This department is under-resourced, and, like most traditional education systems, is pre-occupied with supporting those children who attend the special schools. Community Based Rehabilitation (CBR) workers and teachers should build a strong relationship with the whole family based on trust. They have contributed to the development of in-service teacher training materials and are often asked to give talks during teachers' seminars. There had been some resistance from the teachers at the beginning of the project, but once they had gained confidence in working with disabled children they were able to initiate similar workshops for parents. By building upon the strengths of even the most impoverished schools, it is possible to introduce fundamental changes in educational practice. Some of the key questions which were asked were: 'Why do so many children fail?' And 'How can we teach in ways that limit failure and enhance learning with our limited resources?' The need for more child-centred and active teaching approaches in the classroom, planning and recording, and the recognition of individual differences among children provided some of the answers to these questions.
Lao educationalists have had access to relevant international research and experience through documents and study visits and the presence of an SCF adviser. One of the unexpected outcomes has been the reduction in the exam failure and repetition rates in many primary schools.
However for the minority of severely and multiply disabled children the most appropriate educational context for the child may be the family or community setting.
Greater attention to individual learning rates and styles, introduced for the benefit of the 6%, has resulted in an improved educational environment for all children.
It is the task of the IE practitioner to alert teachers to this fact and to guide them in their responses to diversity in the classroom. The length of teacher training will differ from country to country, depending on the content of curriculum developed. A video-based training package for use in pre-and in-service teacher training courses has been produced.
The pack has been introduced into 60 countries and translated into fifteen different languages. Continuous assessment through a wide variety of methods, such as drama, group work and multiple choice will reflect the child's strengths more accurately than standard tests. IE support groups should be formed, composed of disabled adults and youth, parents of disabled and non-disabled children, teachers and community workers. Age is not a barrier, neither is the degree of their disability, since home learning can be adapted to the need of the individual.
Additional financial support has been provided by the Norwegian Association of the Disabled (NAD) and the Swedish Organisation of Disabled International Aid Association (SHIA). Following the training a national resource team was set up and a pilot action research project was set up in the ten teacher training colleges. It was generally agreed that a multi-category approach to disability was more helpful than the single category approach adopted by most special schools.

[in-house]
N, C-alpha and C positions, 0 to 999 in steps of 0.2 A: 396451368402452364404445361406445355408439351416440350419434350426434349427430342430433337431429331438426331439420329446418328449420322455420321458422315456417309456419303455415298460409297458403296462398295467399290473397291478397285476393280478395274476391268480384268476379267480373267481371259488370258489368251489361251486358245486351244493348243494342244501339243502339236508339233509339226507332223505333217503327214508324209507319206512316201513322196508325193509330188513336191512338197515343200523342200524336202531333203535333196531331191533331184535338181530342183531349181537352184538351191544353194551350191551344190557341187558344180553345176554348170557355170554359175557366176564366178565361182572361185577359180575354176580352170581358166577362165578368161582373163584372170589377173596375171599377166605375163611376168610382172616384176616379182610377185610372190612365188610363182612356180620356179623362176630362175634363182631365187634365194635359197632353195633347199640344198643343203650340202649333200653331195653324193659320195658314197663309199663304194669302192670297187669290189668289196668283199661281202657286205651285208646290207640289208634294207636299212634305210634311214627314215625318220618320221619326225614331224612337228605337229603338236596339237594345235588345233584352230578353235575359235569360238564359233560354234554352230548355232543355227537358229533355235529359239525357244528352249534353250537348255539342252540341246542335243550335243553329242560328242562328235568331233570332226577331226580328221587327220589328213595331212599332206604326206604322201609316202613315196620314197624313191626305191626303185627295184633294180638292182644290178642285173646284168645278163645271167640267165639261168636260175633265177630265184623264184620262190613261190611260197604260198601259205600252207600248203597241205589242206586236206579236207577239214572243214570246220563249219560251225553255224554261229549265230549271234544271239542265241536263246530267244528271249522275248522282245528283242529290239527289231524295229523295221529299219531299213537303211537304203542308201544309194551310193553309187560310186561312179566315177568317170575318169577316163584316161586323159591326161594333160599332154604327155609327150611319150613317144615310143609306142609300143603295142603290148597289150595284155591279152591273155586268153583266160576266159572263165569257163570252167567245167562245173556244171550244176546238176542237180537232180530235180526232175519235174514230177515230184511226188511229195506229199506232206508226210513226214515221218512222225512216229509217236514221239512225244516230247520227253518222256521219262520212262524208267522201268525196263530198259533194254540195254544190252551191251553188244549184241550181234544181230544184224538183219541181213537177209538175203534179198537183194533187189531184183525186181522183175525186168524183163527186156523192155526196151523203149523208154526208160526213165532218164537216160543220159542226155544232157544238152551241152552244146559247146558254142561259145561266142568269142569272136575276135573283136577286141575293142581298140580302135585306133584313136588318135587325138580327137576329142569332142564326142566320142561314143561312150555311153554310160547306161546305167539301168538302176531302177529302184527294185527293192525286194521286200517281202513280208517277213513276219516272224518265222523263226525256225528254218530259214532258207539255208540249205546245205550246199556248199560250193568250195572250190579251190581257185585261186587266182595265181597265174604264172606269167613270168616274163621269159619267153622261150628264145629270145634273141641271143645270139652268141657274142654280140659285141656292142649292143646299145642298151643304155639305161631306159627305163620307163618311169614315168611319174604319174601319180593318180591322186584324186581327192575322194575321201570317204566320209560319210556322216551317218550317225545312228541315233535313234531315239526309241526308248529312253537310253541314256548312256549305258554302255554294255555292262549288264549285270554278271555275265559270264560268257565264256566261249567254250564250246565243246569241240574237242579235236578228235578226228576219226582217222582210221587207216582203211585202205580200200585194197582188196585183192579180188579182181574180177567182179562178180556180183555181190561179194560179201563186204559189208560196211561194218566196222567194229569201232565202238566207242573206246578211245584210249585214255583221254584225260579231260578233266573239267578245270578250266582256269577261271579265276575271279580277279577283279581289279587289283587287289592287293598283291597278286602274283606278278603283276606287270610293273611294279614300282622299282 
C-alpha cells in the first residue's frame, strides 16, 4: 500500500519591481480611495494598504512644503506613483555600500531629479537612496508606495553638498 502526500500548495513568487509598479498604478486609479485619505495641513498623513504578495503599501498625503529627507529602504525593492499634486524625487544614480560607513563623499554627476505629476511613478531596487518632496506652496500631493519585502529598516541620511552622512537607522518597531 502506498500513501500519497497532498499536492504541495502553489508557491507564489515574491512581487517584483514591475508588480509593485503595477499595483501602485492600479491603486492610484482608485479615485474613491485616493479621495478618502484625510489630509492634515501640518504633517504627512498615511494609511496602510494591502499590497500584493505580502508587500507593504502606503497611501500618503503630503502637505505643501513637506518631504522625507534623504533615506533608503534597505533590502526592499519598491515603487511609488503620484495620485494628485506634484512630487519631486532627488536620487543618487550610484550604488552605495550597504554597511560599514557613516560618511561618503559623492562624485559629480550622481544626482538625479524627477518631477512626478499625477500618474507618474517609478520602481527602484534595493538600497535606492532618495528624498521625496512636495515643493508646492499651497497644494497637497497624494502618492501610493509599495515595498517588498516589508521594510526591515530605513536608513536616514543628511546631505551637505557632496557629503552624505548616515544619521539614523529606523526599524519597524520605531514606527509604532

In this way children's own ideas for overcoming barriers to inclusion are respected and acted upon.
However the introduction of the Child-to-Child methodology as part of the integration of disabled children has had a major impact on the schools involved. The role of rehabilitation and education professionals as resource and support personnel for IE could easily be explored because of their close proximity to the mainstream school.
An evaluation of the project by the children, teachers and disabled people concluded that the activity sheet successfully raised awareness of the issues and made the teachers question their teaching practices. IE programmes operating with minimal resources have opted to prioritise primary schools and primary teacher training colleges. They have been gradually pushed off their ancestral lands and have found themselves living in extreme poverty in harsher and more ecologically impoverished environments. Teacher training was therefore a key strand to the Project Integrated Education (PIED) which was introduced in the late 1980s by the National Council for Educational Research and Training (NCERT), with financial support from the Ministry of Human Resource Development (MHRD) and UNICEF. Finally at level three a one year course was undertaken by about ten teachers who in turn provided support to a cluster of local primary schools.
An example was quoted from Mozambique of deaf adults becoming heavily involved in the teaching of small classes of deaf children as part of a CBR programme.
Therefore we could not justify organising an event which would seek to develop the careers of academics, or attract participants who did not have a clear commitment and responsibility to improving practice.
We brought a wide range of different perspectives according to culture, gender, and personal experience of disability.
The task was to then find the person whose name-badge they had and to go and introduce themselves.
Several groups organised extra meetings out of seminar hours in order to pursue their very useful discussions.